Aside from talking with others, you can keep a daily record of your joys and challenges. This can be a journal, but it can also be voice memos or quick notes to yourself. After a few weeks, you might see patterns in your behavior or mental state that you haven't noticed before. Still, if you are looking for blindspots on your own, it's a good idea to bring your findings to a friend or counselor so you can get an outside perspective before moving forward with correcting your emotional blindspots.

Removing your emotional blindspots

Clearing up your emotional blindspots takes work. After all, you were avoiding those emotions for a reason. But once you can engage with those tough feelings, you'll open yourself up to a lot more peace and happiness.

Once you identify your emotional blindspots, you need to reflect on why you've filed that feeling or situation into the "do not open" drawer of your brain. Was it something you picked up in your childhood? Is it an insecurity that you're afraid to acknowledge? If it's a minor blindspot, you may be able to figure it out on your own, but bigger issues usually require advice from someone else. Your loved ones are a wonderful source of support, but if you're struggling with the far corners of your psyche, it might be time to reach out to a counselor or therapist.

Removing your emotional blindspots can also require reassessing your values. We often take our values for granted, but every person has unique beliefs and priorities about how we should live our lives. As life coach Jim Rees shares with Glamour, "... taking stock of our values versus someone else is a really useful way of identifying blindspots."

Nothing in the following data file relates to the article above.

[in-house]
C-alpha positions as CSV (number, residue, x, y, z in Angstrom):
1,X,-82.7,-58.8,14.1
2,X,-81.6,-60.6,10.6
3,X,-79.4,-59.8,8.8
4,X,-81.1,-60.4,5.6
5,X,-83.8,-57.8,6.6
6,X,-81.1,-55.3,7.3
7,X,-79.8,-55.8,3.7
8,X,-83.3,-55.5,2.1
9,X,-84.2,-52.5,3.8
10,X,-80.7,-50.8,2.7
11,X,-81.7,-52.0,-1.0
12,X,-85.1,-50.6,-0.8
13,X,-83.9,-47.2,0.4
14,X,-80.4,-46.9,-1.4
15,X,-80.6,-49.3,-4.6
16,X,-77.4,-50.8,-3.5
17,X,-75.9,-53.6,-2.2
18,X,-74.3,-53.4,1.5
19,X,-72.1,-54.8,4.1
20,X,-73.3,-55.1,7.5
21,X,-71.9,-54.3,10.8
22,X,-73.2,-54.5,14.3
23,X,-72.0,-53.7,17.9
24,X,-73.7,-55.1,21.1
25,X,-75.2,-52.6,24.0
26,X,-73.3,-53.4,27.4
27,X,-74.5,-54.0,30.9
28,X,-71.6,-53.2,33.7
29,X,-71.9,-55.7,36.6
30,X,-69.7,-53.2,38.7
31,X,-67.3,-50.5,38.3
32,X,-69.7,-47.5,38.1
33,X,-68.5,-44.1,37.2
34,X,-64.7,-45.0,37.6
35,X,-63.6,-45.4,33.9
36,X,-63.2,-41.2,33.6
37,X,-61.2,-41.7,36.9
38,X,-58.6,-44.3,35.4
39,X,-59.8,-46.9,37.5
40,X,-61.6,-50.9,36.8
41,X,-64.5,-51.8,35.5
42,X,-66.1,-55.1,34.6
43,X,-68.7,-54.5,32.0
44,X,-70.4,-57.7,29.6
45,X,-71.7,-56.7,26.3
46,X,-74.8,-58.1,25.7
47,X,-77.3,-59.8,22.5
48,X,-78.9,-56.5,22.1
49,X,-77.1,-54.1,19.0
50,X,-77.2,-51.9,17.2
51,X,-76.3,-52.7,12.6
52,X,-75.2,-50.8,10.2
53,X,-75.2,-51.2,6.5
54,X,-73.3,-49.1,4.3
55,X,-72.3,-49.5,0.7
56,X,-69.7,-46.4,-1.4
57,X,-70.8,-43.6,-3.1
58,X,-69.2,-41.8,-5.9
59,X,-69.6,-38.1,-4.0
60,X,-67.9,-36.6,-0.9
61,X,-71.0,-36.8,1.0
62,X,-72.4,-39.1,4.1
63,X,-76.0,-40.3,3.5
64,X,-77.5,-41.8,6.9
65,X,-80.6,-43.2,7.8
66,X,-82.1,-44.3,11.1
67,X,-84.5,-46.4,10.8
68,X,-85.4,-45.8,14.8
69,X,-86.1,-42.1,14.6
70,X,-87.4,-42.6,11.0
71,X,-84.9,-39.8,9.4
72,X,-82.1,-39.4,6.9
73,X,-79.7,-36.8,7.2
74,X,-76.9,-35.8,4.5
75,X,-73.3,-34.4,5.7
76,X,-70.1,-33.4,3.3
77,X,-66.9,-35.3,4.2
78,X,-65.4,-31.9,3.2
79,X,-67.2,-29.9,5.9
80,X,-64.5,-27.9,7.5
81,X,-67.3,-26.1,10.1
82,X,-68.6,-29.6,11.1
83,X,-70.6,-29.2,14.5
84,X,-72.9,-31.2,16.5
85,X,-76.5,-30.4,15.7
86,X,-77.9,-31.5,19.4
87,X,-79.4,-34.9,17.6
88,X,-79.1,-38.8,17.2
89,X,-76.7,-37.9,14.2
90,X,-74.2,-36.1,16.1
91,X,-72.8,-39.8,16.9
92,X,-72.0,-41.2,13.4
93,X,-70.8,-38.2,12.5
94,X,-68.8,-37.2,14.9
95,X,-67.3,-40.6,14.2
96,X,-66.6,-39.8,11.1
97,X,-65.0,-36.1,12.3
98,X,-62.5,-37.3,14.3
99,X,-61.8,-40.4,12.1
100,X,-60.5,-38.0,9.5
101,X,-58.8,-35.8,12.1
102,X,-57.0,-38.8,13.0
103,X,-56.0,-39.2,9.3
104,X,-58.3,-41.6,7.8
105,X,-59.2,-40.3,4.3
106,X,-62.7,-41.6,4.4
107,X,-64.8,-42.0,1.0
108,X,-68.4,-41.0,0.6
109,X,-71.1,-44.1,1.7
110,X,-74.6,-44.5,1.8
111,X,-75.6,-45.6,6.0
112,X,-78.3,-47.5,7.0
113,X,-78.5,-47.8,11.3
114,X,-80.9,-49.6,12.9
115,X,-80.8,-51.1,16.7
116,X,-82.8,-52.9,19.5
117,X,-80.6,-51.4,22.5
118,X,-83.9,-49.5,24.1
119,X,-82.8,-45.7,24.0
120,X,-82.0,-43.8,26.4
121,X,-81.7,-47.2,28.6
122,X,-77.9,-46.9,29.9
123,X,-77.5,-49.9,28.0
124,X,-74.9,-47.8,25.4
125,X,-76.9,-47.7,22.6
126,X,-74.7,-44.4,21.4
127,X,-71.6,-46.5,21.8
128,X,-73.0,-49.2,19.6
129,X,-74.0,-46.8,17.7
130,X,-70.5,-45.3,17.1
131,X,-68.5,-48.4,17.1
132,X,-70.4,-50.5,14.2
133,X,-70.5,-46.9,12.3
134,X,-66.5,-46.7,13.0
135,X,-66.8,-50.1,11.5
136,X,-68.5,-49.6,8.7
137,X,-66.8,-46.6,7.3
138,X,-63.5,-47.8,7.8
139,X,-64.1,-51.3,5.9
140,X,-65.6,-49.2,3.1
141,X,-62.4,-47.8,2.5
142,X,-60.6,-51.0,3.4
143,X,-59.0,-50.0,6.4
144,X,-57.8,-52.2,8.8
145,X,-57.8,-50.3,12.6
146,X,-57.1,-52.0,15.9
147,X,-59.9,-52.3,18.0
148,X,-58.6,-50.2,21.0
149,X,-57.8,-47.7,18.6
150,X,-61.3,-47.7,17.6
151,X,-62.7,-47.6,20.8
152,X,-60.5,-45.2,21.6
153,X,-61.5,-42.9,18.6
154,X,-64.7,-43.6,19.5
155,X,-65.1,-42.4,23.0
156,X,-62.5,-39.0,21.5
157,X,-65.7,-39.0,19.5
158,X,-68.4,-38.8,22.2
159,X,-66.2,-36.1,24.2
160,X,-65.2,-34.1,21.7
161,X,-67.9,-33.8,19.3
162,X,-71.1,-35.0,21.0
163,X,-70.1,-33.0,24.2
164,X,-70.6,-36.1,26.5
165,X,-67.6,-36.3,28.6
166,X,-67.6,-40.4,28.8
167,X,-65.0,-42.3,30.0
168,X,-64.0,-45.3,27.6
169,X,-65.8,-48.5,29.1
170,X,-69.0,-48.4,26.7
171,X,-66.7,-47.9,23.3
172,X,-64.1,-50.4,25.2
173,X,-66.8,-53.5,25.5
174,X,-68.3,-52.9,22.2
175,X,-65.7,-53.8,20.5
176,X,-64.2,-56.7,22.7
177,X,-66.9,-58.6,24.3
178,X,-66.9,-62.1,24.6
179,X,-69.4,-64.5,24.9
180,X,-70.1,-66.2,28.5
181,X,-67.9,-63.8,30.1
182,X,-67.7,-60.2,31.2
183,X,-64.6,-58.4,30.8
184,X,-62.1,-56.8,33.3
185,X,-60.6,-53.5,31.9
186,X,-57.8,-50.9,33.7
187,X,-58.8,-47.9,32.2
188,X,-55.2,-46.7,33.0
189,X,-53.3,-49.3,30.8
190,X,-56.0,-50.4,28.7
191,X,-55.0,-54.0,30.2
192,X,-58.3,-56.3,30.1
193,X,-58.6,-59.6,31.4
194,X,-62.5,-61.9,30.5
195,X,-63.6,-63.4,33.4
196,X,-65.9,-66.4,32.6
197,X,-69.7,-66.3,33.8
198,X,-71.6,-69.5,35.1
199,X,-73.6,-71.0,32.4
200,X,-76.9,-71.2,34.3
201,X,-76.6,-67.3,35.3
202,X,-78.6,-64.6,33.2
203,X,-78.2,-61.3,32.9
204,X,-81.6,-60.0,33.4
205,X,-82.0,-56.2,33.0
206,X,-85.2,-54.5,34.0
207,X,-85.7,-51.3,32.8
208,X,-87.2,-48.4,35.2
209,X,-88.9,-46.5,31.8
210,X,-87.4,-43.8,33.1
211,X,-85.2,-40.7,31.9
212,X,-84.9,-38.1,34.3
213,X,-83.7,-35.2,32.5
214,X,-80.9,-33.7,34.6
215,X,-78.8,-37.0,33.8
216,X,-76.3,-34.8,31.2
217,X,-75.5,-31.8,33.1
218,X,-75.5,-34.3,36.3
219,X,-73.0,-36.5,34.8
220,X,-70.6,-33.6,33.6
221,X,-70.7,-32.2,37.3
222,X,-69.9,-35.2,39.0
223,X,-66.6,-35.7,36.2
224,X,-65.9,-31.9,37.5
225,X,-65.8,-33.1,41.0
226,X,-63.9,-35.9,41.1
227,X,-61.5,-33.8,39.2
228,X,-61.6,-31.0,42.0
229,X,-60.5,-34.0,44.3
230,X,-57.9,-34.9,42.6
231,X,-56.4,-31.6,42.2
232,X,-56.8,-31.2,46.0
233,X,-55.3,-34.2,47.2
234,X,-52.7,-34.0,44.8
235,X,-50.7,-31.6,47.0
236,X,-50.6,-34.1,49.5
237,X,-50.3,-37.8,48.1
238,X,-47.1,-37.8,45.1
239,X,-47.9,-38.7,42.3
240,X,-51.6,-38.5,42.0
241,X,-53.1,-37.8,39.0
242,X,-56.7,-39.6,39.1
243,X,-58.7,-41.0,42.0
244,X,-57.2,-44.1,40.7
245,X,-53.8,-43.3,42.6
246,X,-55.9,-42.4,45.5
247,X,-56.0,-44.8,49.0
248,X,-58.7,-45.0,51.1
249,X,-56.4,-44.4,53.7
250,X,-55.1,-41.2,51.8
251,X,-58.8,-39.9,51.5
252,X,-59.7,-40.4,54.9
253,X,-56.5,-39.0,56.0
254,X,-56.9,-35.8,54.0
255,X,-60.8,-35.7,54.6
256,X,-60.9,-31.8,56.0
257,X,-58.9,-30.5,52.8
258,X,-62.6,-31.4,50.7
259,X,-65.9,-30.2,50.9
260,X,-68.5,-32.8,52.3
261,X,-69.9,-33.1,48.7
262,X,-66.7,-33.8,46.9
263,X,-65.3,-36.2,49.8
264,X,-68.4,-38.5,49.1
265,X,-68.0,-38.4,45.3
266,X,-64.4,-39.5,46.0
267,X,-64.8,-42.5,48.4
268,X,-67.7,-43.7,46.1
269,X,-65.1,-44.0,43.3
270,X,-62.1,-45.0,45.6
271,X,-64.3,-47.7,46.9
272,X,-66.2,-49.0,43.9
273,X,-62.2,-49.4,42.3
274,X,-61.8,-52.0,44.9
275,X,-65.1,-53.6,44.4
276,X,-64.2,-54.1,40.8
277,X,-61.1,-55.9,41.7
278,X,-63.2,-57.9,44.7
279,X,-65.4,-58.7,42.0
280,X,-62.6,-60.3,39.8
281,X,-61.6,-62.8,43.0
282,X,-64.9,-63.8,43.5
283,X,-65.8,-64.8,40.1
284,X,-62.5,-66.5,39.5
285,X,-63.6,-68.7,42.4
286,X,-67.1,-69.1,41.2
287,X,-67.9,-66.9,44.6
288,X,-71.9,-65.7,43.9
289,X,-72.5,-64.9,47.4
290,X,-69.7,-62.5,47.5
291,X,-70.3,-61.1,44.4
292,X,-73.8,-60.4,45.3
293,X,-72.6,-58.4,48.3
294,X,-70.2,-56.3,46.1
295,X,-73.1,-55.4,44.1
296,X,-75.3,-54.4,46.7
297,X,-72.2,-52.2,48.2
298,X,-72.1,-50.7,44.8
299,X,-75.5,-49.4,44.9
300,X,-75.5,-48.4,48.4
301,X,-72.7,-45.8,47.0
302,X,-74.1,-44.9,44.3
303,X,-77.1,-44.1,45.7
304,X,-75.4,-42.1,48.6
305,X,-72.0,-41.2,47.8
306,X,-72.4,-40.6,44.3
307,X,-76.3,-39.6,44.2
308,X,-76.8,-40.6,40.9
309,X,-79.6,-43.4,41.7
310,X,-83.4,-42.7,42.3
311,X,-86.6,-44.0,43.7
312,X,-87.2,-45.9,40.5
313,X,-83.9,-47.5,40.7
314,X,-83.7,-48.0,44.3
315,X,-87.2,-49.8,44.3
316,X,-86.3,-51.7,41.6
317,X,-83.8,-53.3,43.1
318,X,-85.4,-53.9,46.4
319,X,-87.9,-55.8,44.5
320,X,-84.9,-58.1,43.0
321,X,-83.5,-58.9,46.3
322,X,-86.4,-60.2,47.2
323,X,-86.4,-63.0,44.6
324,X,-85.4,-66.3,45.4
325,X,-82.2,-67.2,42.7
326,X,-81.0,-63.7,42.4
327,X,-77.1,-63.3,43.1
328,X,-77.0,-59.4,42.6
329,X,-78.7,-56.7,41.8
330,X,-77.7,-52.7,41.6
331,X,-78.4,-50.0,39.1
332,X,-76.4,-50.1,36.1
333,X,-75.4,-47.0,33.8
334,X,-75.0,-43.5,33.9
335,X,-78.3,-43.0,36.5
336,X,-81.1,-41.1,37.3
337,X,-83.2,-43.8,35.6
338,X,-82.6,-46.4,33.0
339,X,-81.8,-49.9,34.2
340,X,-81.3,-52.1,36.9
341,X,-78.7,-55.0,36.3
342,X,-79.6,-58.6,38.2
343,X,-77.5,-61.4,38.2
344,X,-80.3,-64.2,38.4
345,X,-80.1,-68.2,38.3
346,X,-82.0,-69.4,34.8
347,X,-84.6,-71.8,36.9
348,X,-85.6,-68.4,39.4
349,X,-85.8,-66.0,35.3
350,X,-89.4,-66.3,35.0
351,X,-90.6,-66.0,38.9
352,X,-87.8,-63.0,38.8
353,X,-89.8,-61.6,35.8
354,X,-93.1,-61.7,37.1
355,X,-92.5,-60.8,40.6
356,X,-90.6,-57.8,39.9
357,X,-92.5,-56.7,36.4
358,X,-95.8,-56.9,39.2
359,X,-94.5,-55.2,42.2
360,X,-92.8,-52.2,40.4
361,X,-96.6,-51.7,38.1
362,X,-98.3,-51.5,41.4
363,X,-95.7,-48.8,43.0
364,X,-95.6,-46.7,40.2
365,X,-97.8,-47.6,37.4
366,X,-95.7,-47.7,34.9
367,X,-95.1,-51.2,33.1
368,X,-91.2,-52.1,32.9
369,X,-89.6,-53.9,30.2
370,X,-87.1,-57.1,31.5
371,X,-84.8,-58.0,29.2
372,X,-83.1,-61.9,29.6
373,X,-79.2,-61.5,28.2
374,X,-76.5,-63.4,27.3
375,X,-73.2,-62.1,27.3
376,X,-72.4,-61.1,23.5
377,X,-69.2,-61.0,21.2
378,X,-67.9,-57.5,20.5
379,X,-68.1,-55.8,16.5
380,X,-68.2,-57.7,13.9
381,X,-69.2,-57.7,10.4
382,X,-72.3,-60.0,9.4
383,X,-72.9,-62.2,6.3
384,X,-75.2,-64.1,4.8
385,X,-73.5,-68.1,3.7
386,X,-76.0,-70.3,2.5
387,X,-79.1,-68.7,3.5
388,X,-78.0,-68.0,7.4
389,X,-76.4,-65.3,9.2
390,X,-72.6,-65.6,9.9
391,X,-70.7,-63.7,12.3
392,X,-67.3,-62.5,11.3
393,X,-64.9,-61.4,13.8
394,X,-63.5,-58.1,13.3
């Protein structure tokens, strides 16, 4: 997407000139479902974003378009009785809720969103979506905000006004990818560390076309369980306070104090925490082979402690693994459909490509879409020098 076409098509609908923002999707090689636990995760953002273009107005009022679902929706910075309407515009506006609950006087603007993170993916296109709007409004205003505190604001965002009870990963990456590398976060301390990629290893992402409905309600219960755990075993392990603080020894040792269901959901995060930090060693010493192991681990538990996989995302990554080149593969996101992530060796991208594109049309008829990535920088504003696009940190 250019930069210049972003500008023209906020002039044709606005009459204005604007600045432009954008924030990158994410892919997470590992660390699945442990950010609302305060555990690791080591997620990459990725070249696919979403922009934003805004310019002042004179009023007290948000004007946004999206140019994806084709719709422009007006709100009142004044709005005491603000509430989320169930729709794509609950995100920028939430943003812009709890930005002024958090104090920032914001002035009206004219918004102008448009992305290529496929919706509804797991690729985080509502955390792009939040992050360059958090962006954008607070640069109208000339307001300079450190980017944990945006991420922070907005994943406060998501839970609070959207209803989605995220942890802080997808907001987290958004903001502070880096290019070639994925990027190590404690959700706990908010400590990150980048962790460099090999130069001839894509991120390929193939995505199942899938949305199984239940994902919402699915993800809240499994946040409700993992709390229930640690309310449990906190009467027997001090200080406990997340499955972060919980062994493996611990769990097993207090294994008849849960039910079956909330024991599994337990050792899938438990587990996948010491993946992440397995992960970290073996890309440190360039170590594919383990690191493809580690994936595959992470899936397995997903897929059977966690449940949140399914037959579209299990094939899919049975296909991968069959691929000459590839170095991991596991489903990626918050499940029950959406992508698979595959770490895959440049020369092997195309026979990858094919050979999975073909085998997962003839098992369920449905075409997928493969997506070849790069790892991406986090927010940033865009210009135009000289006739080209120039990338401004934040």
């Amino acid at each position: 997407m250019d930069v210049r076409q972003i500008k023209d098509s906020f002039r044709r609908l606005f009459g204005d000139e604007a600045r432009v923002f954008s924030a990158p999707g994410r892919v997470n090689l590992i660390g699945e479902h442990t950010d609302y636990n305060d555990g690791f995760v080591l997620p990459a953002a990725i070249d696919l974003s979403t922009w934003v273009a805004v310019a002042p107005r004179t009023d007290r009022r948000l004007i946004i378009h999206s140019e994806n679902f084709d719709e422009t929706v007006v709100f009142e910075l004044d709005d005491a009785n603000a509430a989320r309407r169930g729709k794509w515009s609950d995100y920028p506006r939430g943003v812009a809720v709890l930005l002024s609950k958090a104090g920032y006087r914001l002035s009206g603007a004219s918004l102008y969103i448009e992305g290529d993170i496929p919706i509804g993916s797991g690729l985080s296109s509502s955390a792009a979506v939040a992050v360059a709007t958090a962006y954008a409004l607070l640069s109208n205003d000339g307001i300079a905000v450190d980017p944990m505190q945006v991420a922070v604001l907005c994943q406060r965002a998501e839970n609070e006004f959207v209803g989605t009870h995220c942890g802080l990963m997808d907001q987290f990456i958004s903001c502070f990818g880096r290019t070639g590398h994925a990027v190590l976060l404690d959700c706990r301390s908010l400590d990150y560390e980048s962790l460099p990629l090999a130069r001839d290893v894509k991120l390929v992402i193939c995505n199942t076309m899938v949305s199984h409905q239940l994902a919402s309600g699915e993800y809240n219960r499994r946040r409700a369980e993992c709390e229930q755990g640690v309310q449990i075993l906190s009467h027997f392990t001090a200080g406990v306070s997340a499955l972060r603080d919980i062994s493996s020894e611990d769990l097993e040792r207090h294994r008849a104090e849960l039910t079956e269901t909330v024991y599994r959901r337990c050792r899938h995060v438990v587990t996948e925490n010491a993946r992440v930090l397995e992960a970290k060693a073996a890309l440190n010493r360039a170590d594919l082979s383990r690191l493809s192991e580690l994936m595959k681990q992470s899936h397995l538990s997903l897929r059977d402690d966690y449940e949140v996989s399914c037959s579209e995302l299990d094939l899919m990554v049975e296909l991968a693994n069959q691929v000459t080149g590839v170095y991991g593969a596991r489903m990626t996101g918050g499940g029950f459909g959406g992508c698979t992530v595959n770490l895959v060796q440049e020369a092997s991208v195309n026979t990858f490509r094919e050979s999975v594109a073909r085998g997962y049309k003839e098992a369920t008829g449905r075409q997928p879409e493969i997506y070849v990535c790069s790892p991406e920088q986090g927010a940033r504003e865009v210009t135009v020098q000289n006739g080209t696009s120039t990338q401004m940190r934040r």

When you have a shift in values, you can develop a new, healthier relationship with emotions that are painful or undesirable.

Emotional blindspots are scary

When we were little kids, we had monsters under the bed or in our closets. As adults, we keep our monsters safely hidden in our mental landscape. Confronting our emotional blindspots can be really scary, which is why we try to avoid it when working on self-improvement. Unlike other forms of self-care — who doesn't love a mental health spa day? — dealing with your emotional blindspots rarely feels good.

Identifying emotional blindspots calls attention to some of your biggest fears and insecurities, and that can be immensely upsetting. Dealing with your blindspots can also bring up a lot of shame as you realize the damaging effects of some of your habits. Rather than letting all those yucky feelings of fear and shame prevent you from confronting your emotional blindspots, try to embrace it as an opportunity to practice self-compassion. Having a higher level of self-compassion will help decrease your anxiety and depression and make you more hopeful for future changes (via Attuned Psychology).

As frightening as those emotional blindspots are, identifying them and learning how to get past them will help you get to a much better place of self-acceptance and positive engagement with others.